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9783954902583

Junge, Christian

Die Entblößung der Wörter

aš-Šidyāqs literarische Listen als Kultur- und Gesellschaftskritik im 19. Jahrhundert

2019
17.0 x 24.0 cm, 408 p., hardback
110,00 €

ISBN: 9783954902583
Table of Contents
Sample

Short Description

How do word lists matter for Arabic literature? From the perspective of Literary and Cultural Studies, this monograph approaches the literary word lists of Aḥmad Fāris al-Shidyāq (1805/1806–1887), one of the most important Arab intellectuals of the nineteenth century, and discusses them as a fundamental social and cultural critique of his time. In the framework of the ‘return to philology’ (Edward Said), the book discovers in al-Shidyāq’s language thinking an intellectual radicalism and artistic experimentation, which sheds new light on the Nahḍa, the Arab renewal movement on the eve of modernity.

Description

Aḥmad Fāris al-Shidyāq (1805/1806–1887) is regarded as one of the most important Arab intellectuals of the nineteenth century. In 1855, in Paris, he published his masterpiece, al-Sāq ʿalā al-sāq fī mā huwa al-Fāriyāq (Leg Over Leg, or, The Turtle in the Tree, Concerning The Fāriyāq What Manner of Creature Might He Be), a landmark in modern Arabic literature, which confronts the reader with numerous word lists.
From the perspective of Literary and Cultural Studies, this book approaches al-Shidyāq’s lists as a fundamental social and cultural critique of his time. It develops a set of analytical tools to describe the epistemic and aesthetic dimensions of ‘exposing words’, and to make sense of the plentiful, but often neglected, word lists found throughout Arabic literature and lexicography. This include, for instance, the poetics of enumerative rhymed prose and lists of synonyms that played a distinctive role in the premodern and early modern Arabic tradition, while they remain largely neglected by literary and cultural studies.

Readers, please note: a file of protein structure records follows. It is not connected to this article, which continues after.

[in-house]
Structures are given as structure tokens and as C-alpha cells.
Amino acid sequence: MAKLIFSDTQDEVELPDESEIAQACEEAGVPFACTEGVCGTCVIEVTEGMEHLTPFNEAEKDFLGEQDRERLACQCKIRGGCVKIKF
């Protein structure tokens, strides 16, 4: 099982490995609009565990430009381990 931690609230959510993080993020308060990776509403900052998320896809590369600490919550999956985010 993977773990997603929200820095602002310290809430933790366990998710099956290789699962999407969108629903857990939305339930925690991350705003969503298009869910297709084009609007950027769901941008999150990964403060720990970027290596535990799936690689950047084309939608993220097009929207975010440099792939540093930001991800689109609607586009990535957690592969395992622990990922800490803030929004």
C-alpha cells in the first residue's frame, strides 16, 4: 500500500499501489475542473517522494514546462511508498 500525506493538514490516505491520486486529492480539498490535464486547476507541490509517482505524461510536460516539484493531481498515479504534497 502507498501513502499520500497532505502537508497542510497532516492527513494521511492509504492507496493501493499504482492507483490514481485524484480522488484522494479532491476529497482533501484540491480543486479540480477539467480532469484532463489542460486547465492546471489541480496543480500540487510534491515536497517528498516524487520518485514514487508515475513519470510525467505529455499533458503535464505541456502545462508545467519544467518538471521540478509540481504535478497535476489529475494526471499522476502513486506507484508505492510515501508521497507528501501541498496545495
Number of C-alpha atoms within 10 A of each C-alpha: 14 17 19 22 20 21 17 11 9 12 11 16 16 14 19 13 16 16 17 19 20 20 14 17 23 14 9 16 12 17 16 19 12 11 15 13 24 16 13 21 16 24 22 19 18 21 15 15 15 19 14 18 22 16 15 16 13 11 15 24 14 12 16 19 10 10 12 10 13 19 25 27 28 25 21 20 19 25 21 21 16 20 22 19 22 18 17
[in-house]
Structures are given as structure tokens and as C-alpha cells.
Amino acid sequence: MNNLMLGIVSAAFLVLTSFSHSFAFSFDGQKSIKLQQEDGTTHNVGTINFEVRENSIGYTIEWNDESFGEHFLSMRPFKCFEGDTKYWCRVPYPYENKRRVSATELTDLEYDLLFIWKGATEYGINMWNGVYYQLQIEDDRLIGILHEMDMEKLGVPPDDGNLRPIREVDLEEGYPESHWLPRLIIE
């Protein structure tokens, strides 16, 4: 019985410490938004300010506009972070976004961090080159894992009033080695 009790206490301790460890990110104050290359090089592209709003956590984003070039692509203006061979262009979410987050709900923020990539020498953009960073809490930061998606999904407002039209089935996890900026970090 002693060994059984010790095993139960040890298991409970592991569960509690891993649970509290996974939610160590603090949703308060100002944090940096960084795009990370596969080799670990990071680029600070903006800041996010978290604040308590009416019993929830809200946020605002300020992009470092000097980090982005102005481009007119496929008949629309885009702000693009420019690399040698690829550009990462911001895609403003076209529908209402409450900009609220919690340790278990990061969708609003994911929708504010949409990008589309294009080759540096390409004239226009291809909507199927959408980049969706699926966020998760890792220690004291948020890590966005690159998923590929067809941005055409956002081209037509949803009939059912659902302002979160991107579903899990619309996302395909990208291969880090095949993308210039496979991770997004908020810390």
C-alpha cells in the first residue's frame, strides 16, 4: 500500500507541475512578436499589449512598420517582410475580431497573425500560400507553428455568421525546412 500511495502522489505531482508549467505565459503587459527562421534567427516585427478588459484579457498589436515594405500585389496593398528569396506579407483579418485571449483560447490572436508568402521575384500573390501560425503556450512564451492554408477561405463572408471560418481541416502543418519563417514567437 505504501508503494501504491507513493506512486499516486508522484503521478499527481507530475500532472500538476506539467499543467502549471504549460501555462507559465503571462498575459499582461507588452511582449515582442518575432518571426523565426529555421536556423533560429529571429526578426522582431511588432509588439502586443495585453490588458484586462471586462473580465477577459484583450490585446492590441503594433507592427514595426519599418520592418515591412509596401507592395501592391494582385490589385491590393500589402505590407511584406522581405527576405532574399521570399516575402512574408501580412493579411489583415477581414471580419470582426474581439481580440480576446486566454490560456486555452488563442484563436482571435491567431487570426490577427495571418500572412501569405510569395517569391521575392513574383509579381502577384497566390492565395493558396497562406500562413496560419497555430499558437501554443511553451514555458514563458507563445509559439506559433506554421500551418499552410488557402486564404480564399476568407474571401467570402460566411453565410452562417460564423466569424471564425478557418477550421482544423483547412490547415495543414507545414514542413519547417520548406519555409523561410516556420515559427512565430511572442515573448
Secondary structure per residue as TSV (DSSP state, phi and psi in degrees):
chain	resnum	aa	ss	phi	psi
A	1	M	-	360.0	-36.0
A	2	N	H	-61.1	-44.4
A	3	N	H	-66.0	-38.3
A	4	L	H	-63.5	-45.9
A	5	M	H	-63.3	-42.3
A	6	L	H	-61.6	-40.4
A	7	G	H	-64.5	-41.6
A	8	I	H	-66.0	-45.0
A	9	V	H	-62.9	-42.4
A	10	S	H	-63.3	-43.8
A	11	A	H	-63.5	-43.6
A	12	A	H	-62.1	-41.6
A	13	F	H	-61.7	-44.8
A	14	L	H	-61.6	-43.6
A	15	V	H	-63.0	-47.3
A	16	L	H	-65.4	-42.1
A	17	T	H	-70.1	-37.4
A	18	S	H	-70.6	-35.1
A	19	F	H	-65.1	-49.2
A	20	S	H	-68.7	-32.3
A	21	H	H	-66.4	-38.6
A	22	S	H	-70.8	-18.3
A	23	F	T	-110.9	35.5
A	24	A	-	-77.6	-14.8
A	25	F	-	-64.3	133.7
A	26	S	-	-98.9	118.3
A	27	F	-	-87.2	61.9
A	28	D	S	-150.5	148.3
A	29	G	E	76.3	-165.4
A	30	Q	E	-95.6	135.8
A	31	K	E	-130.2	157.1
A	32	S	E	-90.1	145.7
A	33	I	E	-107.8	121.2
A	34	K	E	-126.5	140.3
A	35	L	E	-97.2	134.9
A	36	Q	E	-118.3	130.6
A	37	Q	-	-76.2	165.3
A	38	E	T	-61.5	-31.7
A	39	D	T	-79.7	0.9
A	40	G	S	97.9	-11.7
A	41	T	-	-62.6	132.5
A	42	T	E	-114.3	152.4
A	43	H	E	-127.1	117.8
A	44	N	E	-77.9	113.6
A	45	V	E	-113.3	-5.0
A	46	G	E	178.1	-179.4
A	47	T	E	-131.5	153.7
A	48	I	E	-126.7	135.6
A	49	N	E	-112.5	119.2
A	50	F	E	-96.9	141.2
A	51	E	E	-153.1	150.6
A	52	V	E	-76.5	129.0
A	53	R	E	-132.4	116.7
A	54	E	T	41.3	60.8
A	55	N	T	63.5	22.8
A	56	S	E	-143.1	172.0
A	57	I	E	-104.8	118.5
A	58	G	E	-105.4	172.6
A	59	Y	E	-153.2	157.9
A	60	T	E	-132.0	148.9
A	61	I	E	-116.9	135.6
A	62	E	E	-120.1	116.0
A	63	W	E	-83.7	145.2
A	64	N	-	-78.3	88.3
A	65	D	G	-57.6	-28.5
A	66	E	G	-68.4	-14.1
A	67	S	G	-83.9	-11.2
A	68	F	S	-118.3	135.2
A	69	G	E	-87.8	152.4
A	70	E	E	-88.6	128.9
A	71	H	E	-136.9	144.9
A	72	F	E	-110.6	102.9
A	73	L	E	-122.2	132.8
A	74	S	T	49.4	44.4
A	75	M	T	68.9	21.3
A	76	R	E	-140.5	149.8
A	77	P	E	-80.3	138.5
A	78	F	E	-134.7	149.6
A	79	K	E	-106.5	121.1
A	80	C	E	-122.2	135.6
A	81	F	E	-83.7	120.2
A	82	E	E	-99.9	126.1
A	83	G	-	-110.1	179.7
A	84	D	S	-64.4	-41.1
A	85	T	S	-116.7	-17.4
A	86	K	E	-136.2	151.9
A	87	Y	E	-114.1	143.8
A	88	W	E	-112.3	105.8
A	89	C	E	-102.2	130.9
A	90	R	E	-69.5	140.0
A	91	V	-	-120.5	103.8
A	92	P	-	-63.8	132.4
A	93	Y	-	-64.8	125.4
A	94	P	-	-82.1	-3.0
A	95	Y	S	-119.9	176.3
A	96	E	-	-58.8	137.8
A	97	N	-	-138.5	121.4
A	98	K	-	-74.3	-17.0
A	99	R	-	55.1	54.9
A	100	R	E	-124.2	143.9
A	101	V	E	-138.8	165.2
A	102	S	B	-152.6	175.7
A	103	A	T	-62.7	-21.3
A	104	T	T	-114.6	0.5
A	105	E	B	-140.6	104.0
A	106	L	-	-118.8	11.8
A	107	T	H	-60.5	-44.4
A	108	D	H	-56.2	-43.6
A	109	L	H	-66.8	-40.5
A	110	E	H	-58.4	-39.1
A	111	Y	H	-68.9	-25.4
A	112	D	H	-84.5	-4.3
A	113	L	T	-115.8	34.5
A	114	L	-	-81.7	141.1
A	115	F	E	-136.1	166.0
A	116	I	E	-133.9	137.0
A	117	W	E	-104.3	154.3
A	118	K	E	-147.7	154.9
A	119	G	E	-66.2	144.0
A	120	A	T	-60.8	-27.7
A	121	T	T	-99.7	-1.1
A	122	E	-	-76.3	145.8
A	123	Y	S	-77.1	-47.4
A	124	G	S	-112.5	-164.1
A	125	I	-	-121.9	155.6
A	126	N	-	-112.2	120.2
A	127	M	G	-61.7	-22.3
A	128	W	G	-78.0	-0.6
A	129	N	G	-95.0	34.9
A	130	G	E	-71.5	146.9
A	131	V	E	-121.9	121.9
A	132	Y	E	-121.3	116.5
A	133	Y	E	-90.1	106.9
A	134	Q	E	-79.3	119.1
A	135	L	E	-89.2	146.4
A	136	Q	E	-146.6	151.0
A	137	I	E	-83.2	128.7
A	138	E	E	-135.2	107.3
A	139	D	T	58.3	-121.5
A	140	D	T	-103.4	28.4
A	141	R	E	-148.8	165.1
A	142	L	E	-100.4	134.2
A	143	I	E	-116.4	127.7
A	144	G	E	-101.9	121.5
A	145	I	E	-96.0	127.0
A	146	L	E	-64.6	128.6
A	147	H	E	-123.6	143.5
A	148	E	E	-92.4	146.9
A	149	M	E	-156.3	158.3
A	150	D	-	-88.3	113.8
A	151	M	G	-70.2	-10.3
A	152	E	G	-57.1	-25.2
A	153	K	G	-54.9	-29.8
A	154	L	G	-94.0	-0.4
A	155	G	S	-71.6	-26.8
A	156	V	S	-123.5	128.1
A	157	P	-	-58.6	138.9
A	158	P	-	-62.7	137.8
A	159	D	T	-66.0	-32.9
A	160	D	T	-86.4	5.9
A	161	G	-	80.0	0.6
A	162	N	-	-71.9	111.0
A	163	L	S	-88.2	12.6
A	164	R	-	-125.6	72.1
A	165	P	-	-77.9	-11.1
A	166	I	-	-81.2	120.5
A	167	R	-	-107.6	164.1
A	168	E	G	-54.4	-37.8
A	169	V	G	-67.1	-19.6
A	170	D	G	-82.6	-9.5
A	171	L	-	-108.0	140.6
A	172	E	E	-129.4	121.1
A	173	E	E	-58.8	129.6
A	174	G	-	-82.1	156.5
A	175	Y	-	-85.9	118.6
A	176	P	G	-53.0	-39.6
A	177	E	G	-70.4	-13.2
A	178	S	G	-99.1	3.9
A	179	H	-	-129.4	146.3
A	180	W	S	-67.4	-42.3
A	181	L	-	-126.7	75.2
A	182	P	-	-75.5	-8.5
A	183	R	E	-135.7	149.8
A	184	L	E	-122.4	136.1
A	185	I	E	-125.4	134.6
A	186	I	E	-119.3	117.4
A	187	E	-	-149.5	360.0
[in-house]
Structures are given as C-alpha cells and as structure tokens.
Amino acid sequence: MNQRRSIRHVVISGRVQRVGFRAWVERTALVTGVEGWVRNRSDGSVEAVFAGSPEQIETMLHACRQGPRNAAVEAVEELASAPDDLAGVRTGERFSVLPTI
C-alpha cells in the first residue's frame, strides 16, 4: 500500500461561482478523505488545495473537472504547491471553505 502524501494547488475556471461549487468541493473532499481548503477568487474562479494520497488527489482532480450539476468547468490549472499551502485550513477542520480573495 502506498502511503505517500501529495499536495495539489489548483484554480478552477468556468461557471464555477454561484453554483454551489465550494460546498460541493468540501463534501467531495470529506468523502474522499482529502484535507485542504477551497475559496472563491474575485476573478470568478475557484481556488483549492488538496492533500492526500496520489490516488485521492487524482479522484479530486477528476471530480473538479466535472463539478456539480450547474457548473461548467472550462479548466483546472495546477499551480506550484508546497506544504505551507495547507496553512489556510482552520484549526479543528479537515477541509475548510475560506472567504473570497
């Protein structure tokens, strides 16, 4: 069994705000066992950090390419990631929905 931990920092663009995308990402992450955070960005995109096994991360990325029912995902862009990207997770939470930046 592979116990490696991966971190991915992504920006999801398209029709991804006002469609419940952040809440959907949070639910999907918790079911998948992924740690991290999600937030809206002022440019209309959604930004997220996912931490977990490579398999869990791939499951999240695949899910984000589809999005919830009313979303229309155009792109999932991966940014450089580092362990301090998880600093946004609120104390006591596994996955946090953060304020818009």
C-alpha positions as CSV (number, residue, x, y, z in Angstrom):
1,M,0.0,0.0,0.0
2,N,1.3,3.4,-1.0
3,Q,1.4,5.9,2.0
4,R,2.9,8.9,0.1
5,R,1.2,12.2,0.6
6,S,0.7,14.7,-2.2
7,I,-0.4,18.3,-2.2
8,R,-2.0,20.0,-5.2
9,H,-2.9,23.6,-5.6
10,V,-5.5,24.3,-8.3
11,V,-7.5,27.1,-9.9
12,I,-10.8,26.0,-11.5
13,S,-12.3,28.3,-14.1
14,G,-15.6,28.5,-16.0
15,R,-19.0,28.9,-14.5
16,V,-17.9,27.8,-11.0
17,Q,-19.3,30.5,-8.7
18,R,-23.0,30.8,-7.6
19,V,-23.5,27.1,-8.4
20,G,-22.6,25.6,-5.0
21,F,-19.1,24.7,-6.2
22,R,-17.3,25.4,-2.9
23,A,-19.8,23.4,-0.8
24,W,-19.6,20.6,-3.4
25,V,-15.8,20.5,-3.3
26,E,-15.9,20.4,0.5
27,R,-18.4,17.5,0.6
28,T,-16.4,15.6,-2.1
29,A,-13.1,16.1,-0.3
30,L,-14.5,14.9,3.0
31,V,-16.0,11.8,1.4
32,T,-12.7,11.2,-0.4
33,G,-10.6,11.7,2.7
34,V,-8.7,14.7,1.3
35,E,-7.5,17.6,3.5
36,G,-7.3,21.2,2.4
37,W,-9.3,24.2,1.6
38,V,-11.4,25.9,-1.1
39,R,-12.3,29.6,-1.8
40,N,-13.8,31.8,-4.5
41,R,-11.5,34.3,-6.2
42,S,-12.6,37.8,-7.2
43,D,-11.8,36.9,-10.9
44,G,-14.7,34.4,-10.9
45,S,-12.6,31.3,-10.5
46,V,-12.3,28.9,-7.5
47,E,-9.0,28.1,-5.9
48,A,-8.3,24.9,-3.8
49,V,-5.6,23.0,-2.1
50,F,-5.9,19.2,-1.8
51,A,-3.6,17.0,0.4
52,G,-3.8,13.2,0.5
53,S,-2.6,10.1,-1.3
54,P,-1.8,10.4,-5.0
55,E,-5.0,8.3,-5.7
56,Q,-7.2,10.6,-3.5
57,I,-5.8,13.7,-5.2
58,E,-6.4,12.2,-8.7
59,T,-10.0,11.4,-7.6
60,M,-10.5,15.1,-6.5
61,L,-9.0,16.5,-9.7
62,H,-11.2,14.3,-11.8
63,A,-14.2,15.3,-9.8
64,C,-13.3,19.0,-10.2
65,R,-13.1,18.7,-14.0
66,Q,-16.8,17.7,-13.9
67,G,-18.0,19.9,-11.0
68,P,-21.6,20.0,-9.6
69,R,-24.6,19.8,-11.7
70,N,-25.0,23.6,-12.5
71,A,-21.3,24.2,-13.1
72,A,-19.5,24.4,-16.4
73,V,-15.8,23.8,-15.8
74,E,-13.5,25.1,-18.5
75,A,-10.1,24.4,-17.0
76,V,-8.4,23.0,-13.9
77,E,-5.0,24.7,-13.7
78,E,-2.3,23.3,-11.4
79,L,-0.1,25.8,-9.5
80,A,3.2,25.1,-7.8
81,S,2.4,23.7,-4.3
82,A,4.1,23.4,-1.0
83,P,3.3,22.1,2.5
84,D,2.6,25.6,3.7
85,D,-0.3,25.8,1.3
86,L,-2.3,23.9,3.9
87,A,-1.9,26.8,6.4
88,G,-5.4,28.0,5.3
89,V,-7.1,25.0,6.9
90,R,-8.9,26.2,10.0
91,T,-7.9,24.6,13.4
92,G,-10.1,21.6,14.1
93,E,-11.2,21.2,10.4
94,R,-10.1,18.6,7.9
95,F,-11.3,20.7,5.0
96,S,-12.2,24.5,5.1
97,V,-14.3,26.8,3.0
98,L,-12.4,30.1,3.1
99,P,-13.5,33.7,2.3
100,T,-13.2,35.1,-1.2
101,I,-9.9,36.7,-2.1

In dialogue with theories of, for instance, Assmann, Barthes and Cixous, the book discusses al-Shidyāq’s word lists as a fundamental social and cultural critique of the nineteenth century. In this regard, the enumeration of arcane Arabic words often negotiate the contemporary discourses of gender, pleasure and language and read them ‚against the grain‘. In the framework of the “return to philology“ (Edward Said), this book treats al-Shidyāq’s approach to language as a radical social and cultural criticism of the nineteenth century, which sheds new light on the Nahḍa, the Arab renewal movement on the eve of modernity.
In regard to the Nahḍa Studies, this study also provides a substantial insight in the middle period of al-Shidyaq’s works written and published in London and Paris between 1848 and 1857. Drawing on fresh sources, it traces al-Shidyaq position within networks of Arab and European scholars and authors, and it unearhtes, for the first time, the historic Arabic and European reception of al-Sāq. The extensive supplement provides a selection of Arabic, French, English, and German paratexts from the nineteenth century that are important for understanding al-Shidyāq’s life and work.